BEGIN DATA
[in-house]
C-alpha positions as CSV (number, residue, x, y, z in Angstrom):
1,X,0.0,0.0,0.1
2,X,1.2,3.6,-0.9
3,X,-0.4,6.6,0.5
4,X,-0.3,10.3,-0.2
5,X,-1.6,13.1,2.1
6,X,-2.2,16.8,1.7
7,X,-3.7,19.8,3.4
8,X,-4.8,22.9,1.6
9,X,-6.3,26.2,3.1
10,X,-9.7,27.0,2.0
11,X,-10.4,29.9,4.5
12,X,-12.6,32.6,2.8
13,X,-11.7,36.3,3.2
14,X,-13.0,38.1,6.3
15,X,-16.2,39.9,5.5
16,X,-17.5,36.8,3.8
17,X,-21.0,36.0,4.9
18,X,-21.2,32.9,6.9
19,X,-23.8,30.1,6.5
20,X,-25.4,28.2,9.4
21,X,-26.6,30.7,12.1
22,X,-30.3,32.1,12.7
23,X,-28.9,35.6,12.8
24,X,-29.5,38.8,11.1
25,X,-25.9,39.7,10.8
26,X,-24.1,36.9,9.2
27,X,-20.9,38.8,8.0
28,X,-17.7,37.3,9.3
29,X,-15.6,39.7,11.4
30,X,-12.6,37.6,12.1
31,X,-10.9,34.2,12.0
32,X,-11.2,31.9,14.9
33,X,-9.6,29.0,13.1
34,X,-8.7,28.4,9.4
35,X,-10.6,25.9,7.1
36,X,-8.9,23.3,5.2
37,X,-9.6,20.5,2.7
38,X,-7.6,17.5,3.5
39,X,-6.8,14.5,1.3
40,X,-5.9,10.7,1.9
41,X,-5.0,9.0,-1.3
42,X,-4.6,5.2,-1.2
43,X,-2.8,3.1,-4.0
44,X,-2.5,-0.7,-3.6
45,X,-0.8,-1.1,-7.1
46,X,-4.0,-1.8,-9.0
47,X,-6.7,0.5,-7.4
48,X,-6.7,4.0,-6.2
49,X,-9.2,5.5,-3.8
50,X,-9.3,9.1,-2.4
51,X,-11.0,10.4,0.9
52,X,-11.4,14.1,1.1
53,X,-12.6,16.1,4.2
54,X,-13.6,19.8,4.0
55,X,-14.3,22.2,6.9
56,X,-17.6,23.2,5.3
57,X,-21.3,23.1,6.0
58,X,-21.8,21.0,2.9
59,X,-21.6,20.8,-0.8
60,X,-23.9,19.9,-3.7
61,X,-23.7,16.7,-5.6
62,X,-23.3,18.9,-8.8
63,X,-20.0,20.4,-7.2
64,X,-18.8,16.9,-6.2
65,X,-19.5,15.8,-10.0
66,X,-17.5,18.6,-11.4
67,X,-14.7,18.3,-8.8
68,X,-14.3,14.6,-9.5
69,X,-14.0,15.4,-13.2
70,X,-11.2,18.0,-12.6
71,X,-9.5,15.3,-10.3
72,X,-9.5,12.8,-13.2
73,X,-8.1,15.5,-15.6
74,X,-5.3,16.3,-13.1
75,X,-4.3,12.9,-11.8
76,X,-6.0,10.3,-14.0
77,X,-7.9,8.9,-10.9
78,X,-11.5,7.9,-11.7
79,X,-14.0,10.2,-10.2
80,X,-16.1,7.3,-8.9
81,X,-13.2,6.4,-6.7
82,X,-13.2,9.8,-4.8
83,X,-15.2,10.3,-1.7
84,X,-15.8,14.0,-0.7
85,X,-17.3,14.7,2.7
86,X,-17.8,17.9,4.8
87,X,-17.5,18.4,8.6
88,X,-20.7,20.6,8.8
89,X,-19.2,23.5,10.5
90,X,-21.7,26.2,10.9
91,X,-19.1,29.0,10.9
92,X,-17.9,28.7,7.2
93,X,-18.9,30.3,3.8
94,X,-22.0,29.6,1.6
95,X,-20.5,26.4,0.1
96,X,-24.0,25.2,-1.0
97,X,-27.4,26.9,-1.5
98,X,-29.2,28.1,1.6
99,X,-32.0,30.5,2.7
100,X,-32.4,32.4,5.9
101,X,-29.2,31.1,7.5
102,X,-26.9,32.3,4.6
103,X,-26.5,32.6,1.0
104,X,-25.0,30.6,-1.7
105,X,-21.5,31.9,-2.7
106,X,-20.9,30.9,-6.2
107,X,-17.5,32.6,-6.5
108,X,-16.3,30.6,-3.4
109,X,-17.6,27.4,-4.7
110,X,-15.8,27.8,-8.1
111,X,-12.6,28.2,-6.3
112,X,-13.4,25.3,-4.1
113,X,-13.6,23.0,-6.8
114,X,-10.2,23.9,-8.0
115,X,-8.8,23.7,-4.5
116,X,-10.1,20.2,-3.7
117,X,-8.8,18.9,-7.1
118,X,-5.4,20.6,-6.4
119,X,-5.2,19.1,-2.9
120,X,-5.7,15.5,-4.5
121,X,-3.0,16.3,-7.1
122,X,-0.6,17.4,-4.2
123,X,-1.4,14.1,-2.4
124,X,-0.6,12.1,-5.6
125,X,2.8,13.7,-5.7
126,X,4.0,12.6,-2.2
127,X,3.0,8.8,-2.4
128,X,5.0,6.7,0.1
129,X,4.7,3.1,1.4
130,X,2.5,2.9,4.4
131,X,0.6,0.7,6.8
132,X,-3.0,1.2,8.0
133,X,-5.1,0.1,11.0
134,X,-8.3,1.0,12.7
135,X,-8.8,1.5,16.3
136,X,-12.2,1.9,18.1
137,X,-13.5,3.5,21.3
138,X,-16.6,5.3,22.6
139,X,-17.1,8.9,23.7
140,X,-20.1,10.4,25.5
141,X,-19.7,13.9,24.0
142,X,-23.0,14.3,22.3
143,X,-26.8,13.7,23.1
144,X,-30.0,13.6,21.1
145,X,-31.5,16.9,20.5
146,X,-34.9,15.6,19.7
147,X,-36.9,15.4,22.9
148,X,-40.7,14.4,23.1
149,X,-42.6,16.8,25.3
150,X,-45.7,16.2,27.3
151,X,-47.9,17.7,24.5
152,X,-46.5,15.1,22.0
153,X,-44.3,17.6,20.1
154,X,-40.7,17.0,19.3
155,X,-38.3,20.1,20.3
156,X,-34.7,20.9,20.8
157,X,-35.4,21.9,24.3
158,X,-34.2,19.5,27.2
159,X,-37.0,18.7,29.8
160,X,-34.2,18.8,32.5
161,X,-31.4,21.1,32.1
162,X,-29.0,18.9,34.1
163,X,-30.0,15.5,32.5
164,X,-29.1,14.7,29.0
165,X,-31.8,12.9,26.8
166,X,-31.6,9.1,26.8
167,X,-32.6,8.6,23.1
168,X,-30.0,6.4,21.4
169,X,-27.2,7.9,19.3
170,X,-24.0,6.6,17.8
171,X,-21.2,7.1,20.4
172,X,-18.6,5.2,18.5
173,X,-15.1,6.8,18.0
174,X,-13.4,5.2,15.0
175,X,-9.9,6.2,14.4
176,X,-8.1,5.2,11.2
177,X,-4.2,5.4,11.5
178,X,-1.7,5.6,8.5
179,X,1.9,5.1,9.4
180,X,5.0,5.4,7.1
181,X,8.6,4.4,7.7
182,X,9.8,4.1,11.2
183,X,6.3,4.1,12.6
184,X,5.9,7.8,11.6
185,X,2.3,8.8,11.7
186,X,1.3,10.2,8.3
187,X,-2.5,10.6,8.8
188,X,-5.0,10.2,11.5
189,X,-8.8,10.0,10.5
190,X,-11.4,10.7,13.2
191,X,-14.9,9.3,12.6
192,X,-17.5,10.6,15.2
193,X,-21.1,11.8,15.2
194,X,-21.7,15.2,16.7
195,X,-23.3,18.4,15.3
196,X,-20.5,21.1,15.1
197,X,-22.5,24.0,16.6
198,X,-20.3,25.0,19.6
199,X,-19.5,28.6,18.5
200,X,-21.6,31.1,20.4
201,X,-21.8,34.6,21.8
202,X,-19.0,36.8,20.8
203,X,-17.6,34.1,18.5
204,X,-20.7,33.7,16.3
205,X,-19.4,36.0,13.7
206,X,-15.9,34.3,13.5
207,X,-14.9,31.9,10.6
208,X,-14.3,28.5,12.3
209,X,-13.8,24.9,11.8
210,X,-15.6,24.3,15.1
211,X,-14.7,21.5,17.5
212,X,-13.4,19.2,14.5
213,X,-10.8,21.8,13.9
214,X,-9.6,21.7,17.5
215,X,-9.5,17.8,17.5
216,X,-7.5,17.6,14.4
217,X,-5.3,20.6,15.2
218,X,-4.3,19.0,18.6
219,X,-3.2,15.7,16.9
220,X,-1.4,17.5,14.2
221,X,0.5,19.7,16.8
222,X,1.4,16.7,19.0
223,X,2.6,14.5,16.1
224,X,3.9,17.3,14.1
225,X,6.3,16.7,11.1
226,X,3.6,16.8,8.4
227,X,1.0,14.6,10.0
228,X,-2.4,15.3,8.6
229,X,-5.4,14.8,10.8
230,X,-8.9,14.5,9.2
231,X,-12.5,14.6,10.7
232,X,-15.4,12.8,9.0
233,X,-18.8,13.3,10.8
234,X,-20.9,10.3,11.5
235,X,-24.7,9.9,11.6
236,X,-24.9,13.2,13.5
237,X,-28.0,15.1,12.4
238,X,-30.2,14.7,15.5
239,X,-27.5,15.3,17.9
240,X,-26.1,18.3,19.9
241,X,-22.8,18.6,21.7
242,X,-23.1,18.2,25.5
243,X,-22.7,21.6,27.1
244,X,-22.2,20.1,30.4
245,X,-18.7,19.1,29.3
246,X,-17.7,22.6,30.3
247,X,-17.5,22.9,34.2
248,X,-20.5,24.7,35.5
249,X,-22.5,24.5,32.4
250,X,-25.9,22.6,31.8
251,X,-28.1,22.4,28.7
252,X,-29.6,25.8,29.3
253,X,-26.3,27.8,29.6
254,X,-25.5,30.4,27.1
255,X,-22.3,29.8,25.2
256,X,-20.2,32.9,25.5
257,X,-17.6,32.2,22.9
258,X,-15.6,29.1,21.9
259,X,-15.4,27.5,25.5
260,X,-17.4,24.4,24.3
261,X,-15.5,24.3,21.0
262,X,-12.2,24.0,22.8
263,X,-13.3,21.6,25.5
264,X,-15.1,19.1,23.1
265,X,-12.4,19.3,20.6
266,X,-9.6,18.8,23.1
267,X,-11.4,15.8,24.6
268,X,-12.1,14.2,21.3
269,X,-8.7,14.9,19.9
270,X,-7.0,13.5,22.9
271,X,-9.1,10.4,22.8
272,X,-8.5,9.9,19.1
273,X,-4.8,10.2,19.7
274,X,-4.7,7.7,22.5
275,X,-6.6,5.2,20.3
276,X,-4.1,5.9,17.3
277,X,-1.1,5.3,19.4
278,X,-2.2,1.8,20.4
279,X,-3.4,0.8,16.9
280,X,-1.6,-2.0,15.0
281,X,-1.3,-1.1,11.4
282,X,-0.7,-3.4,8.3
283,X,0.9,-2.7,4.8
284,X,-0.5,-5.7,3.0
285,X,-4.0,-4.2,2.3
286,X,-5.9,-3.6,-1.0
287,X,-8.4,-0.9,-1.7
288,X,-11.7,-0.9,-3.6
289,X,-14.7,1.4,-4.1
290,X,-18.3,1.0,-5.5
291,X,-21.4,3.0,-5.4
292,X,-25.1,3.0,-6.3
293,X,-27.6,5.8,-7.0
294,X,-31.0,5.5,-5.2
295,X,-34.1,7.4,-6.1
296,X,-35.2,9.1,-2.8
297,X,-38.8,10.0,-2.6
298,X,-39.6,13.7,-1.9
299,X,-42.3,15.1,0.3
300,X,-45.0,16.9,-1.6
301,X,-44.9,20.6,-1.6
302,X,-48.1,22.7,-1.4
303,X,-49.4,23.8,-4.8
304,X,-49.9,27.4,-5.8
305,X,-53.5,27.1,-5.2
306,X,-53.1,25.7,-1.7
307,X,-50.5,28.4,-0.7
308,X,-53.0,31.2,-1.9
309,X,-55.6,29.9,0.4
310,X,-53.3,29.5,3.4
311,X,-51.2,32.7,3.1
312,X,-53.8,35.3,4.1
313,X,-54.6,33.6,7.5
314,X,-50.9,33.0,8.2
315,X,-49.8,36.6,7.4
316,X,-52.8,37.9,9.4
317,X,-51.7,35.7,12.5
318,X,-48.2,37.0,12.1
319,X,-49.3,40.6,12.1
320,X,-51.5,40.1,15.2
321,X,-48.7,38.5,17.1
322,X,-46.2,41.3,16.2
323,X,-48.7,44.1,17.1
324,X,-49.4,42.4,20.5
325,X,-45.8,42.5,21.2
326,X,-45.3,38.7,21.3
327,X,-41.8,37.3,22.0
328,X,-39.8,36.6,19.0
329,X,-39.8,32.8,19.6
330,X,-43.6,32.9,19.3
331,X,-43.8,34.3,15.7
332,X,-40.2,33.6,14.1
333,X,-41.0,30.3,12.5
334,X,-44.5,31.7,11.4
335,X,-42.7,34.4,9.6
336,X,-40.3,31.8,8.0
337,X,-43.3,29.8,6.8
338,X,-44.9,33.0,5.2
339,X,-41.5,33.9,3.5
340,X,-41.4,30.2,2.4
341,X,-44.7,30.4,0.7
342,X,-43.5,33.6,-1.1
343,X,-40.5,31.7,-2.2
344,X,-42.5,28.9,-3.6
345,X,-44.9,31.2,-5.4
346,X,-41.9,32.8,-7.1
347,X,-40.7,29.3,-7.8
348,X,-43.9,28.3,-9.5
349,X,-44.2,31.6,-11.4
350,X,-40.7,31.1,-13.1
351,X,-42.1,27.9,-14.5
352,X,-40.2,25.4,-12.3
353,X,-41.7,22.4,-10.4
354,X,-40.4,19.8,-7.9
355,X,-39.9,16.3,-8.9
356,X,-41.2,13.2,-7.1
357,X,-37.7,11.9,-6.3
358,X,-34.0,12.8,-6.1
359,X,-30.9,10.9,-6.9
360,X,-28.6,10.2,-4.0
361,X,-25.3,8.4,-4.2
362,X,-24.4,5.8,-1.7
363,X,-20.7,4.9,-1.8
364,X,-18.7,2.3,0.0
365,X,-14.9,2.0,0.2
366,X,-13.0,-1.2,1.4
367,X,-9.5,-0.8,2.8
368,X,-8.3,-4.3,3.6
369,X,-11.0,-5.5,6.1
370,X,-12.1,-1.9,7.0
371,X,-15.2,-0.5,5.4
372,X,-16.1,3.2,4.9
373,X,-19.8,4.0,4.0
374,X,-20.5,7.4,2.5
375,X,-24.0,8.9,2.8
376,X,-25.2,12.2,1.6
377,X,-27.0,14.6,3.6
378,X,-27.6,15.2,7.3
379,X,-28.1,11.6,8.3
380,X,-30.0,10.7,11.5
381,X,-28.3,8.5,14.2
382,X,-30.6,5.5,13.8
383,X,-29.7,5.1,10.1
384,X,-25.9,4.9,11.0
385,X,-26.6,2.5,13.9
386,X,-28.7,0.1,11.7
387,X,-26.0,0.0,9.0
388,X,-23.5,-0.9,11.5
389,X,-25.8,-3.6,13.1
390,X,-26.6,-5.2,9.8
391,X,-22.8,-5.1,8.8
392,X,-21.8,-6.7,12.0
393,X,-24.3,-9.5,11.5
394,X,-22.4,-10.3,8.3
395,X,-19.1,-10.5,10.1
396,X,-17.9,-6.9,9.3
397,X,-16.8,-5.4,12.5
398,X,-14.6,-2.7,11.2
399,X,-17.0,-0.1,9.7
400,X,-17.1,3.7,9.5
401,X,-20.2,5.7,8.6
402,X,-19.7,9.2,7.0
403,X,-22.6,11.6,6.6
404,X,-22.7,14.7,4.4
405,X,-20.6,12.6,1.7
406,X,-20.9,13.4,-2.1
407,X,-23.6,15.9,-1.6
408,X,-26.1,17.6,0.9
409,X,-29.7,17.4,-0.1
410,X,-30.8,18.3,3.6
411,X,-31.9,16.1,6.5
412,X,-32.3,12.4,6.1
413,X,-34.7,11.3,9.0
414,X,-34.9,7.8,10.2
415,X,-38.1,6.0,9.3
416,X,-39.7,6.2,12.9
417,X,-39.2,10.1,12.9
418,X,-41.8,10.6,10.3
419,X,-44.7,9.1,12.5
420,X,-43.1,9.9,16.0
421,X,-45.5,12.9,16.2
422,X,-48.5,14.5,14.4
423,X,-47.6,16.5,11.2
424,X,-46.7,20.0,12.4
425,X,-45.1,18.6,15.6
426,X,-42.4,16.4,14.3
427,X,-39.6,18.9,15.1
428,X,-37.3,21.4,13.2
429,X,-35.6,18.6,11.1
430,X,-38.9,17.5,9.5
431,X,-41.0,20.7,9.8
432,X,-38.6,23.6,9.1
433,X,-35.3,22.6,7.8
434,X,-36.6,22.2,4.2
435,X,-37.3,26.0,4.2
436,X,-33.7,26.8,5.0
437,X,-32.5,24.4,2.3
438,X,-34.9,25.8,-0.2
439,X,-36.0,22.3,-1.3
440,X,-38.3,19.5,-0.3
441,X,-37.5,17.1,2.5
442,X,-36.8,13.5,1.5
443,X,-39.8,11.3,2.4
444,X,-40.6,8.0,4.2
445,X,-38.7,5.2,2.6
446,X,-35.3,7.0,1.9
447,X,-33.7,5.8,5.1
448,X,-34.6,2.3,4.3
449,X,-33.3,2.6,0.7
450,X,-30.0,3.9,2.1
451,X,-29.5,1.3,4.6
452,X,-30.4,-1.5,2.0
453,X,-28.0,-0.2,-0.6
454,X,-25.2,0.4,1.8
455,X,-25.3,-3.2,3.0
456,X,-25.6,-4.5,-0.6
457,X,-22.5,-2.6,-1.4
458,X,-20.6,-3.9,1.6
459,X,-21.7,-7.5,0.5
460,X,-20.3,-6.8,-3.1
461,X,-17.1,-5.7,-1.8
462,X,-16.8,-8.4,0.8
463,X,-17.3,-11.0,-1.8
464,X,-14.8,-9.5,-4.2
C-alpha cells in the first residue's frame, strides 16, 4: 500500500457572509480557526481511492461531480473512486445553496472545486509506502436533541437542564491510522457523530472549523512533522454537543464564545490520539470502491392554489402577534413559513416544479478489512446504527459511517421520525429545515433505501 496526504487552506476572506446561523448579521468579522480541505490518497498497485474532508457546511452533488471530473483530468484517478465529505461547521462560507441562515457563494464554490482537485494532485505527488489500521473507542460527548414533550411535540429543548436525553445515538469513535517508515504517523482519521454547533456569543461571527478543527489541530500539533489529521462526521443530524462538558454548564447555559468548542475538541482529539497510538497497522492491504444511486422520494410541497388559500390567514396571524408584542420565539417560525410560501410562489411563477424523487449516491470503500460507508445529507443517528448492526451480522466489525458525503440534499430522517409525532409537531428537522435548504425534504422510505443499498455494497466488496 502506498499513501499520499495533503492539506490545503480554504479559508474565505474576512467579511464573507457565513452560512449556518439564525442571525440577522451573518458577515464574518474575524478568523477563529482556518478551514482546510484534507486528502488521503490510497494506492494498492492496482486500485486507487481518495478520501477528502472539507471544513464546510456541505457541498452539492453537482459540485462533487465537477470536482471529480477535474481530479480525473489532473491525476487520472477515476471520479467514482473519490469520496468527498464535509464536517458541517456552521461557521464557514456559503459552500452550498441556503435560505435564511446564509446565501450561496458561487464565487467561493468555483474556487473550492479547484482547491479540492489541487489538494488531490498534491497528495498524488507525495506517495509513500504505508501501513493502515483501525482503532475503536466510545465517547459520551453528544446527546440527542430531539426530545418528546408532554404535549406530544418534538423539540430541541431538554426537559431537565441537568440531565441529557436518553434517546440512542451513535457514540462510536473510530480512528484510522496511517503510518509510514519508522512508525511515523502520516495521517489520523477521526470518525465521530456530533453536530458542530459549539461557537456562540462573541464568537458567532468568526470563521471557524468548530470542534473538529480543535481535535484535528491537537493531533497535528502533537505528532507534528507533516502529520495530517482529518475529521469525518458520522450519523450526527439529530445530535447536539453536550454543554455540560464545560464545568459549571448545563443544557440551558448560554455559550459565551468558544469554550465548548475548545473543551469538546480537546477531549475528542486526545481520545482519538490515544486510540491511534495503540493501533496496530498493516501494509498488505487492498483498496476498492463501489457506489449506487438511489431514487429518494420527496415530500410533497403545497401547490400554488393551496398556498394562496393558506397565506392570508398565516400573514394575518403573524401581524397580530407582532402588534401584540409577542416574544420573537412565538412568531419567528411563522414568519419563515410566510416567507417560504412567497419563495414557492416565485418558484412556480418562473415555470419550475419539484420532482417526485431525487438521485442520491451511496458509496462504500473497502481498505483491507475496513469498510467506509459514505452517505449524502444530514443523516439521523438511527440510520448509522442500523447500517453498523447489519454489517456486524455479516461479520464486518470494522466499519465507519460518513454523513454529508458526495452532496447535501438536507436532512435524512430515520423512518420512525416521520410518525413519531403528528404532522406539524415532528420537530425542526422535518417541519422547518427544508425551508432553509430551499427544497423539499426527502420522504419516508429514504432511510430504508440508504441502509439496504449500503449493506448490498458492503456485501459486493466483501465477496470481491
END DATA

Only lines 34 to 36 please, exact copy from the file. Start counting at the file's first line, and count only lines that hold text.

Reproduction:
32,X,-11.2,31.9,14.9
33,X,-9.6,29.0,13.1
34,X,-8.7,28.4,9.4